Aquarium guide
Aquarium guide     

  
 
COUNTERING ALGAE PROBLEMS
 

COUNTERING ALGAE PROBLEMS

Mechanical methods

Algae can be removed by hand, by sliding the leaves of the plant between the thumb and index figure, by rolling filamentous algae around a stick, or, finally, with a scraper equipped with a razor blade or a small scouring pad (available commercially, although you can also make one yourself). Any rocks, sand, coral skeletons, branches, or roots infested by algae can be treated, outside the aquarium, in a 10% bleach solution, to which these algae are very sensitive. Any submerged equipment colonized by algae (heating, pipes, diffuser, filter) can be treated in the same way. It is important to rinse and dry them thoroughly before putting them back into the tank. Sometimes, however, the proliferation of algae can be so extensive that the only option is to create a whole new aquarium from scratch.

DIFFERENT GROUPS OF PROBLEMATIC ALGAE

Red algae (Rhodophyceae)

It is unusual to find a proliferation of these algae in an aquarium.

Brown algae (Pheophyceae)

In an aquarium, these mainly consist of diatoms, unicellular microscopic algae. These grow and form a thin film on the decor and glass panes of the tank. Under poor ecological conditions, they can follow from certain green algae.

Green algae (Chlorophyceae)

It is generally considered that their appearance in small, sparse clumps is a good sign (especially in alkaline water) that may indicate that the aquarium is well-equipped. However, if they proliferate they create two main types of problem:

  • green filamentous algae; this is probably one of the types of overgrowth most often seen. These algae are very thin and, although they sometimes only grow to a few centimeters in length, they can extend to several dozen centimeters. They reproduce through fragmentation, with one very short filament, invisible to the naked eye, sufficient to colonize an aquarium in a fairly short space of time, if the conditions are right;
  • green water; this is caused by the widespread growth of microscopic algae, generally unicellular, which can move around with the help of a flagellum. In a natural setting, these constitute phytoplankton. They often proliferate rapidly when the concentration of nutritional elements (mineral salts), particularly nitrogen, is too high, in strong light.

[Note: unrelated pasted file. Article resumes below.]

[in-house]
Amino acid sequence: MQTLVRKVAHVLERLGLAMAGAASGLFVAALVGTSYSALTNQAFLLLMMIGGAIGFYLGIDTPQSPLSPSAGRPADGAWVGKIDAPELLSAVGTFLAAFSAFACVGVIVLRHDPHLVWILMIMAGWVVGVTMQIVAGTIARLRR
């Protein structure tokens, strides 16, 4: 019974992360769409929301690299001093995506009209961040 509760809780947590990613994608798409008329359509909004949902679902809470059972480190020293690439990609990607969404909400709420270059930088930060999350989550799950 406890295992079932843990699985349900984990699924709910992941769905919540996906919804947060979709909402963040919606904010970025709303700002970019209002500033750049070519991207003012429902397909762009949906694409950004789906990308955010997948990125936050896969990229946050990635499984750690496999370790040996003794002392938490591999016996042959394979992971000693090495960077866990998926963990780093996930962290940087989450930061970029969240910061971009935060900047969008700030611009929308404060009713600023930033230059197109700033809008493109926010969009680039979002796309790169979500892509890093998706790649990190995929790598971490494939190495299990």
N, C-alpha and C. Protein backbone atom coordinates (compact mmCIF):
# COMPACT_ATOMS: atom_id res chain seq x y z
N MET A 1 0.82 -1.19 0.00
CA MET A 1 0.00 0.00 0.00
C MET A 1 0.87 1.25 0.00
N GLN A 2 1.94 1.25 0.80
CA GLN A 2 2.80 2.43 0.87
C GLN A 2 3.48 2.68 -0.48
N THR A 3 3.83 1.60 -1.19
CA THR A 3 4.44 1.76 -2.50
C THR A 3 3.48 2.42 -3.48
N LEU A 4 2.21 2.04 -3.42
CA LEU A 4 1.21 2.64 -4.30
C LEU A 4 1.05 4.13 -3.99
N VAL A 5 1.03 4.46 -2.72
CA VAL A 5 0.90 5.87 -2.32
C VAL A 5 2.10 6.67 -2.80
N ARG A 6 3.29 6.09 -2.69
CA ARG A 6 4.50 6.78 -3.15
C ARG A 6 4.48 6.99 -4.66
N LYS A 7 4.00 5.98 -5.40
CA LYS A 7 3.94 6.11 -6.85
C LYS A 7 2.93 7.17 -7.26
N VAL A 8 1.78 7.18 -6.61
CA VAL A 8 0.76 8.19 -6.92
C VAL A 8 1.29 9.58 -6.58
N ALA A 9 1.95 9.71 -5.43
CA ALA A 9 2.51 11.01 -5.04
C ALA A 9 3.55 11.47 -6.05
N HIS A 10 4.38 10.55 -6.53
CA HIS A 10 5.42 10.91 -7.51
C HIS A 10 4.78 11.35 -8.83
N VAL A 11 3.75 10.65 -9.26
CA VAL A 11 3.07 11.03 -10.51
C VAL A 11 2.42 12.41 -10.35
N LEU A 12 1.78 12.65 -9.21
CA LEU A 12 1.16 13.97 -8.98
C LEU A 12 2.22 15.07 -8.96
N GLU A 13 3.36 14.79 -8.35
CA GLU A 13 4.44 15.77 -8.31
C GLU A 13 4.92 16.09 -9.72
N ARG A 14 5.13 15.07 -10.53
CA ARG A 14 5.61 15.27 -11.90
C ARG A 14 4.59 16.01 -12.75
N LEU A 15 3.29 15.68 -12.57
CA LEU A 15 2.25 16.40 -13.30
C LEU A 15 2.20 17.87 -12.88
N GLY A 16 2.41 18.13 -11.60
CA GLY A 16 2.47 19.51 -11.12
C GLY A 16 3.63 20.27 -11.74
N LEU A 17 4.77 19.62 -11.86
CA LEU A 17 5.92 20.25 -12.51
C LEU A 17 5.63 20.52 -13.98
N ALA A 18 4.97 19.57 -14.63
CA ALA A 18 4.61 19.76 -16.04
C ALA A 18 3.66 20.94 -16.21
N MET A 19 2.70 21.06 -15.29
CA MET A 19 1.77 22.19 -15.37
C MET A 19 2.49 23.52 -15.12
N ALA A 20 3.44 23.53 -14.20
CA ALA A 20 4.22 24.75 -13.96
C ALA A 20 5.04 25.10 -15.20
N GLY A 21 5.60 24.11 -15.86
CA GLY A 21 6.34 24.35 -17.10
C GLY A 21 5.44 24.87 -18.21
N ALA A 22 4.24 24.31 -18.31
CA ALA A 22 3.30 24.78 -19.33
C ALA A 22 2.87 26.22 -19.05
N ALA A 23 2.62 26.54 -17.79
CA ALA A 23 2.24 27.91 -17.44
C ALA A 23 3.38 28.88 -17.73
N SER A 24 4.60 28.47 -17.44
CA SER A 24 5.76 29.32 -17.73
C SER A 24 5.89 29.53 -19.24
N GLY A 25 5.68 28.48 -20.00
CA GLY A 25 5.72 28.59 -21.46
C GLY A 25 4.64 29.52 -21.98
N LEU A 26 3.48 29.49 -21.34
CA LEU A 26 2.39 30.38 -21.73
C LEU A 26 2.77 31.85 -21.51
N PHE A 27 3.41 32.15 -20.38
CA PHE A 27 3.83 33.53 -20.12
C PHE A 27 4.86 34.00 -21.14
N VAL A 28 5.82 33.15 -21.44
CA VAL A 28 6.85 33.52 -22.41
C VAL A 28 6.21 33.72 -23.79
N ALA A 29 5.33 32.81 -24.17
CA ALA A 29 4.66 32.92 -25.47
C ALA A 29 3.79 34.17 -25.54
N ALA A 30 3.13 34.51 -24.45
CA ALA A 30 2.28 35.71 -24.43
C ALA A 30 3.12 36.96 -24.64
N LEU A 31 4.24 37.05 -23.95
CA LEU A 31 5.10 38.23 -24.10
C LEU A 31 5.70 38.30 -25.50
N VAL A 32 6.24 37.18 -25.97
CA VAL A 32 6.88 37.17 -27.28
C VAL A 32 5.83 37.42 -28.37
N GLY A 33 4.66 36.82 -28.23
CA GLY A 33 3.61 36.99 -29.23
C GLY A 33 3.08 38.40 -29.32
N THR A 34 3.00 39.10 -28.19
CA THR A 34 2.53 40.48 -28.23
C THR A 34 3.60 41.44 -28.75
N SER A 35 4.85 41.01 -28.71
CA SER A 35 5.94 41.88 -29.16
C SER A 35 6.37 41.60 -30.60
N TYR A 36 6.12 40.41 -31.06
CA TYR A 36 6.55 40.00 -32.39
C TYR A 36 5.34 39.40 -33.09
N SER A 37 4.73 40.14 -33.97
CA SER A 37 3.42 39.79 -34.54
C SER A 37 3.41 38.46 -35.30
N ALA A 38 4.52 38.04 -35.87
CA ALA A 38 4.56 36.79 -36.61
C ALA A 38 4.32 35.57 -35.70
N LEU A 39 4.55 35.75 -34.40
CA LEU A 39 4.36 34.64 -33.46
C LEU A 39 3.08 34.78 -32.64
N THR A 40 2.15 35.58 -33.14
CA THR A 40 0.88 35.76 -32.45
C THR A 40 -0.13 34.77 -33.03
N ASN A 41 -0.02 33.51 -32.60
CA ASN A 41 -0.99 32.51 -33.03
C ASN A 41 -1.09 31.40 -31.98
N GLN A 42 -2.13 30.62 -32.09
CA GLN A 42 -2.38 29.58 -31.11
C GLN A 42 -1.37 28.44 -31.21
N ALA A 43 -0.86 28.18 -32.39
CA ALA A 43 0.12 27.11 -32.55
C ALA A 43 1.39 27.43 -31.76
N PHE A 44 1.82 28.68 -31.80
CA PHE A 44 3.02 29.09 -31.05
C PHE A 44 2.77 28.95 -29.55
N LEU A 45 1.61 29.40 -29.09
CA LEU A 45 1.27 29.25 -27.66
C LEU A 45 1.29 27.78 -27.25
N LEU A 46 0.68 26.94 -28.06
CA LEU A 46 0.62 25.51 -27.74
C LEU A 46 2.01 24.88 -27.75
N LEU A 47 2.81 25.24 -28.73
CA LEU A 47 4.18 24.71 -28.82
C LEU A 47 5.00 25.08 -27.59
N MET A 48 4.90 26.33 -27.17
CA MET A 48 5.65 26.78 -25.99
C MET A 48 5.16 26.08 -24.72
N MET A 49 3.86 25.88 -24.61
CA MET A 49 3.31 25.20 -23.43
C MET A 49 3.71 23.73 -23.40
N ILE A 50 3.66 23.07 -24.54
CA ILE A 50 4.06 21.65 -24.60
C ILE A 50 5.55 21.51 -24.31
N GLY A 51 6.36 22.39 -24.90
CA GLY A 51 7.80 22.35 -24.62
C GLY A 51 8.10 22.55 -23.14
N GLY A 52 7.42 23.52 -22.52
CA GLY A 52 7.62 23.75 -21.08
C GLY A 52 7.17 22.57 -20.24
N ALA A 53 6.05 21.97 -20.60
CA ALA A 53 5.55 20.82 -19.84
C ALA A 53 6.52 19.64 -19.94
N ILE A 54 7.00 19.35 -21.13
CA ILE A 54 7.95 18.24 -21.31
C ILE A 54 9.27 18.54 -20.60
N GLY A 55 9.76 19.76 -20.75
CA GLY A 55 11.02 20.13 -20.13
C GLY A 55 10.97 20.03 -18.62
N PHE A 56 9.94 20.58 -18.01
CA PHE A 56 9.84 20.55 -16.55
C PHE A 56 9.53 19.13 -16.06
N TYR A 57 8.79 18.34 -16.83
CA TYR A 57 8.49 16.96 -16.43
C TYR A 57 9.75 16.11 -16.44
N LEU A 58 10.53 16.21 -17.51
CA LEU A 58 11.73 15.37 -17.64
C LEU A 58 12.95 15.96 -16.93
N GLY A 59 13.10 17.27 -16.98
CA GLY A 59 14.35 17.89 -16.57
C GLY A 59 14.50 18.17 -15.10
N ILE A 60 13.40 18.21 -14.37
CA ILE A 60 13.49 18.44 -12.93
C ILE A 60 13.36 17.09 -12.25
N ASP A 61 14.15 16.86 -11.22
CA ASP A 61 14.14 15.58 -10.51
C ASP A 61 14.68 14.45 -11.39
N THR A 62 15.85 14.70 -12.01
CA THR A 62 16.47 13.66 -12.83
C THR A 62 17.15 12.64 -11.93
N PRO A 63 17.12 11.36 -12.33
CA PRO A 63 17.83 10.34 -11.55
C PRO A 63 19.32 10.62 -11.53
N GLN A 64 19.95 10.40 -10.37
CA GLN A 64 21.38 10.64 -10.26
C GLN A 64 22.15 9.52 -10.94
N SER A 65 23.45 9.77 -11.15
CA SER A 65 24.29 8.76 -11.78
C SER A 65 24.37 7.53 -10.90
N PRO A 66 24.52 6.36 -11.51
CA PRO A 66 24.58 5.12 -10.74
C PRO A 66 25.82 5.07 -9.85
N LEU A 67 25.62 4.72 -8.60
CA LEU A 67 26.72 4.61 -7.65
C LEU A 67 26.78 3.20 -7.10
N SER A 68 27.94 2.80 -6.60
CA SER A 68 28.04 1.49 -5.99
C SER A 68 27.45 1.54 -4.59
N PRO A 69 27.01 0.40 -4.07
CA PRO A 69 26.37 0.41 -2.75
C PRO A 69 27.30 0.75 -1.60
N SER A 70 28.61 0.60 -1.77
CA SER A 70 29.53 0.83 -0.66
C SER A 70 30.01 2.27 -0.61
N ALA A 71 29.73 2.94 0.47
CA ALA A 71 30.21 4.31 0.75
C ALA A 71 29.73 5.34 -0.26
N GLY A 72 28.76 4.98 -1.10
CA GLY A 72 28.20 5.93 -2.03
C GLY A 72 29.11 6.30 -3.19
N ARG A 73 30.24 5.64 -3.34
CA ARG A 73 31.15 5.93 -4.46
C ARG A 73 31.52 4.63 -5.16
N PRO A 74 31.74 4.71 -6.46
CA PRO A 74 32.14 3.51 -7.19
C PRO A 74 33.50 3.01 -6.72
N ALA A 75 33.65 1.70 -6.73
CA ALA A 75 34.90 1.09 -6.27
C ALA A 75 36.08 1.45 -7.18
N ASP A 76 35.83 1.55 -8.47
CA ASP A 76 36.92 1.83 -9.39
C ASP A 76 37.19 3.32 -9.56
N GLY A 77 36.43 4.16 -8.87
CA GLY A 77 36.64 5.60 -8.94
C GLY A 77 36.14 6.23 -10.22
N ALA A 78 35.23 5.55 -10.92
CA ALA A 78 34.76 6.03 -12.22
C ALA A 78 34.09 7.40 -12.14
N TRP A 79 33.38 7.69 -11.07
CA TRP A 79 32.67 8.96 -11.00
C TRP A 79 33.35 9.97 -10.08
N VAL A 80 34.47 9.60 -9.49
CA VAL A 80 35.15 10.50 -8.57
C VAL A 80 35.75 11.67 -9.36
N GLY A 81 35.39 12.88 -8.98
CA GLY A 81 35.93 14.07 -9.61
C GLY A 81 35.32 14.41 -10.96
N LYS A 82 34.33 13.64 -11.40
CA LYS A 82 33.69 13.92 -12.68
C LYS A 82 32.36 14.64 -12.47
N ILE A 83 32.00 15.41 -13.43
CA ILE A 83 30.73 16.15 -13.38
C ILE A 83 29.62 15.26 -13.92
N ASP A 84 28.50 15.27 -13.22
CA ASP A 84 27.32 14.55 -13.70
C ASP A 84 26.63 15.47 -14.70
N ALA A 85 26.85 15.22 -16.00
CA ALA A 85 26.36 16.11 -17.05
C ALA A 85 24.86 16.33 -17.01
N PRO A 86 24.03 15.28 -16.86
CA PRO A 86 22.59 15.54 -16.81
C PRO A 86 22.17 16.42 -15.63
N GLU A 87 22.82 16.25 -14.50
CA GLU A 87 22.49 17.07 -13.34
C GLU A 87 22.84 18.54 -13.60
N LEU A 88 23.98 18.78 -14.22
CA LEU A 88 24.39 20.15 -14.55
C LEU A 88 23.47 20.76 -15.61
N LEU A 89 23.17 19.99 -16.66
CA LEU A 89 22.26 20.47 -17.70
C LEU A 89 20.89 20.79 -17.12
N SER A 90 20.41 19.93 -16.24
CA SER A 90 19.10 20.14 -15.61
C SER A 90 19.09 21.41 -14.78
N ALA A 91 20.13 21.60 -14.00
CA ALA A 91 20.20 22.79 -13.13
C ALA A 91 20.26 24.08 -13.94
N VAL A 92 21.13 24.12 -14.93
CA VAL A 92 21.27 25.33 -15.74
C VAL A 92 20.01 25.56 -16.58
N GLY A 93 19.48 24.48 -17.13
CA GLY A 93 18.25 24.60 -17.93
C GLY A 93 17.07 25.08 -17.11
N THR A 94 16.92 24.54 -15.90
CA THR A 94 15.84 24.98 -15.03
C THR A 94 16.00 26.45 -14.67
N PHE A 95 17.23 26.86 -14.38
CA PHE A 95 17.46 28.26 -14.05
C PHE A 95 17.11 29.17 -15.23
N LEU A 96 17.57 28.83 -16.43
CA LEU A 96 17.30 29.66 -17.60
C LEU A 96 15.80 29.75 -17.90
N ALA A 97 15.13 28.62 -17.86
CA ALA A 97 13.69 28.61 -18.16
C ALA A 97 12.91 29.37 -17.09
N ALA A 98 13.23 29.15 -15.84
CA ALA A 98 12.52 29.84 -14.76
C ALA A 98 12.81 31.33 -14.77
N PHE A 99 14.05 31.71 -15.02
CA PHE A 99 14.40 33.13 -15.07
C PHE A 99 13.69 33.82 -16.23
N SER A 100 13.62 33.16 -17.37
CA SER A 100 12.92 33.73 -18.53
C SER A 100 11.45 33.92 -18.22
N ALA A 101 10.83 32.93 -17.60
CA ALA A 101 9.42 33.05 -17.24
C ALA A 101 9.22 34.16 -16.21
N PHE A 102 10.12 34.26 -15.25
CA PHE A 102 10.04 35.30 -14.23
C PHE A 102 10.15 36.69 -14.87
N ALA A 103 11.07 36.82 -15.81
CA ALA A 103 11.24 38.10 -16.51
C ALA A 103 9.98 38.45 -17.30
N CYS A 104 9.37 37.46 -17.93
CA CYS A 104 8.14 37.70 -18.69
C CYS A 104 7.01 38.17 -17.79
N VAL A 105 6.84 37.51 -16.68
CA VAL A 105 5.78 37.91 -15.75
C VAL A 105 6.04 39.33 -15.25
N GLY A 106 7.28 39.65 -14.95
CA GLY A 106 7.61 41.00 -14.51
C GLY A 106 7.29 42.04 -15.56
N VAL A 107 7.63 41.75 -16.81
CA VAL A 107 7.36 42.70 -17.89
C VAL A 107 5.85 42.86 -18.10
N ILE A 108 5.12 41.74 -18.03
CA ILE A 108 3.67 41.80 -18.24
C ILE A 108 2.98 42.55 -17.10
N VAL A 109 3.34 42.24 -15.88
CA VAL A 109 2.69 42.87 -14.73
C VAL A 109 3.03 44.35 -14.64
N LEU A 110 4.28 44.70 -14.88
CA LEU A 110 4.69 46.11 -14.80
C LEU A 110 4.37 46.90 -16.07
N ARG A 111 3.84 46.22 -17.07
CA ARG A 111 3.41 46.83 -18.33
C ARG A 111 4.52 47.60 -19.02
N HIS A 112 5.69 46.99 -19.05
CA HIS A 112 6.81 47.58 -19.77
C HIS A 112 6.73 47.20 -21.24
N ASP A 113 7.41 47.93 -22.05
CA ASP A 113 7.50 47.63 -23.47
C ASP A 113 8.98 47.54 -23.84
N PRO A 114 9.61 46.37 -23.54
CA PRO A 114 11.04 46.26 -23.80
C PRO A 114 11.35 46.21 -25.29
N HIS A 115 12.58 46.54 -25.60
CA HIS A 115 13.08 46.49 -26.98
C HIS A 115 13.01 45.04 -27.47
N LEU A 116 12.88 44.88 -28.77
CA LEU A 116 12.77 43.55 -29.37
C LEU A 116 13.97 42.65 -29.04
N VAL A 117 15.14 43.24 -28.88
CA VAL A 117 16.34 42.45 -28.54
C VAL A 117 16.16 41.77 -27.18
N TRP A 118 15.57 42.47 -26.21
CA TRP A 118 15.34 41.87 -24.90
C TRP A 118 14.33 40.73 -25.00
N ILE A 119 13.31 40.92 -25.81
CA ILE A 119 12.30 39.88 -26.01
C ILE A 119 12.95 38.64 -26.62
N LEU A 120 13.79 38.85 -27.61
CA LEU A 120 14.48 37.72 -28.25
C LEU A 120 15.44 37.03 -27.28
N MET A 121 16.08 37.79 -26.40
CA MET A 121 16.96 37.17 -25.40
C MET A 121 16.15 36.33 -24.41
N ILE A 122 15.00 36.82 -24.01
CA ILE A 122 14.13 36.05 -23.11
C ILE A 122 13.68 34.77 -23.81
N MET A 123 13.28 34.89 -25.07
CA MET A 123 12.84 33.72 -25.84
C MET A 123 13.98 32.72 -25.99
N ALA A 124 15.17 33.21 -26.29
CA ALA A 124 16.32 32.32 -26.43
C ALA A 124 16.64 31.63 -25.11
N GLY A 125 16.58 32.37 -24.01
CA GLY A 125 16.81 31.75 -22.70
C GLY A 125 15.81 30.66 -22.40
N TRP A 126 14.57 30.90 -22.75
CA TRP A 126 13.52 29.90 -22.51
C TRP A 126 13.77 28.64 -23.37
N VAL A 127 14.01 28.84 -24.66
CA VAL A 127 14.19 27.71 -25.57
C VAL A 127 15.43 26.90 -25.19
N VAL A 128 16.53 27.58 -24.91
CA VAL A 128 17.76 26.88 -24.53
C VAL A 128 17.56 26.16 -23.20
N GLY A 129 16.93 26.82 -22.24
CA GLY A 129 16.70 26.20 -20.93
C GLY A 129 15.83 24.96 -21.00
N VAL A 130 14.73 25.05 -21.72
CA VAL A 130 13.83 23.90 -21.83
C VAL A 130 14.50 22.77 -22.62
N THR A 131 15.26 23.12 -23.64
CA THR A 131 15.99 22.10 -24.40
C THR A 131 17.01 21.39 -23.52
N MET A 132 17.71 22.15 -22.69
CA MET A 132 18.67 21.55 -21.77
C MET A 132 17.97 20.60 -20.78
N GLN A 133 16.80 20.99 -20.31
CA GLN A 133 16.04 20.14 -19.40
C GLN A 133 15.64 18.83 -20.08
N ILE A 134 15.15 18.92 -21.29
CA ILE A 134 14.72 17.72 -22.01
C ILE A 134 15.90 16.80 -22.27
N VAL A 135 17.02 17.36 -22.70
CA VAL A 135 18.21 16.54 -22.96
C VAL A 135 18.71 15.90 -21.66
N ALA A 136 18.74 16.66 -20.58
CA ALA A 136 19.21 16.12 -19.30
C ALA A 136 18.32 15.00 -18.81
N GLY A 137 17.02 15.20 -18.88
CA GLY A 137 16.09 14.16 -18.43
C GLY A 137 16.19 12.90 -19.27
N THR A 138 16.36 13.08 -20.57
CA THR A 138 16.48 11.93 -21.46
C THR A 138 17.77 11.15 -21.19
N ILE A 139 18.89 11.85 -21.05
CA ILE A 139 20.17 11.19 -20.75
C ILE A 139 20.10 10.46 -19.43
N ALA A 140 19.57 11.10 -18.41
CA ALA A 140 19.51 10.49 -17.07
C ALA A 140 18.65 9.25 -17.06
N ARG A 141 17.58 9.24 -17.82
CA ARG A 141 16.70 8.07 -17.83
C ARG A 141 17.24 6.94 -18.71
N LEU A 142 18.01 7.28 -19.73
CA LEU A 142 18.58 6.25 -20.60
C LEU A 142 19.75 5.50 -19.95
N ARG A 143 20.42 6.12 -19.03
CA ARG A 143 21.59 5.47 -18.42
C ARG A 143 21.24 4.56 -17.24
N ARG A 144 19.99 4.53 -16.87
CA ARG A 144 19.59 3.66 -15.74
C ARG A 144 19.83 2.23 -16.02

Blue algae (Cyanophyceae)

Also microscopic, these are extremely ancient in origin: they were among the first living elements to appear on Earth. Despite their name, they form a green-blue, sometimes brownish, layer with a velvety sheen. They often develop if the lighting is excessive.

A disposable razor is useful for eliminating algae that grow on the aguarium panes.

A disposable razor is useful for eliminating algae that grow on the aguarium panes.

Ecological methods

Try to regulate the factor provoking the algae overgrowth by adjusting the amount of light, which should be reduced in the case of green or blue algae. Changing the position of the tubes, or the addition of deflectors, to keep algae off the front of the tank, produces good results. In freshwater aquariums, you can make partial water changes, on a fairly regular basis, using water with a low hardness containing few mineral salts.

Be careful, however, not to make any drastic alterations to the quality of the water if this has been specially adjusted to specific plants and fishes.

In seawater tanks, change the water, replacing it with reconstituted water of the same salinity.

Biological methods

These can involve the use of herbivorous animals only interested in certain types of algae, such as the fish mentioned above or gastropods (rare in sea water).

The battle on the biological front is sometimes fought without any intervention on the part of the aquarist, as larger aquatic plants release substances that can inhibit the development of algae.

The extent of this phenomenon is very difficult to appreciate in an aquarium, as it is invisible to the human eye.

Several fish can be used in the biological battle against algae in fresh water: Epalzeorhynchus siamensis (right) and Gyrinocheilus aymonieri (left).

Several fish can be used in the biological battle against algae in fresh water: Epalzeorhynchus siamensis (right) and Gyrinocheilus aymonieri (left).

Chemical methods

There are special products on the market designed to kill algae. As their effect has not been fully established, it is best to be cautious with the dosage, as these substances probably also affect other plants. For the same reasons, the use of copper sulfate is not recommended, as it is dangerous for invertebrates.

There is no miracle solution. The use of several techniques at the same time sometimes has positive results, but it is not unusual to find that the algae reappear after a while. It is best to get used to partially eliminating them on a regular basis.


<< ALGAE OVERGROWTH CARING FOR PLANTS >>
© 2007-2018 aquaguide.net
ЖУРДАН (Jourdan) Жан Батист (1762-1833) , маршал Франции (1804), граф (1816). Участник революции и наполеоновских войн, командовал итальянской армией, был начальником штаба испанского короля Жозефа Бонапарта.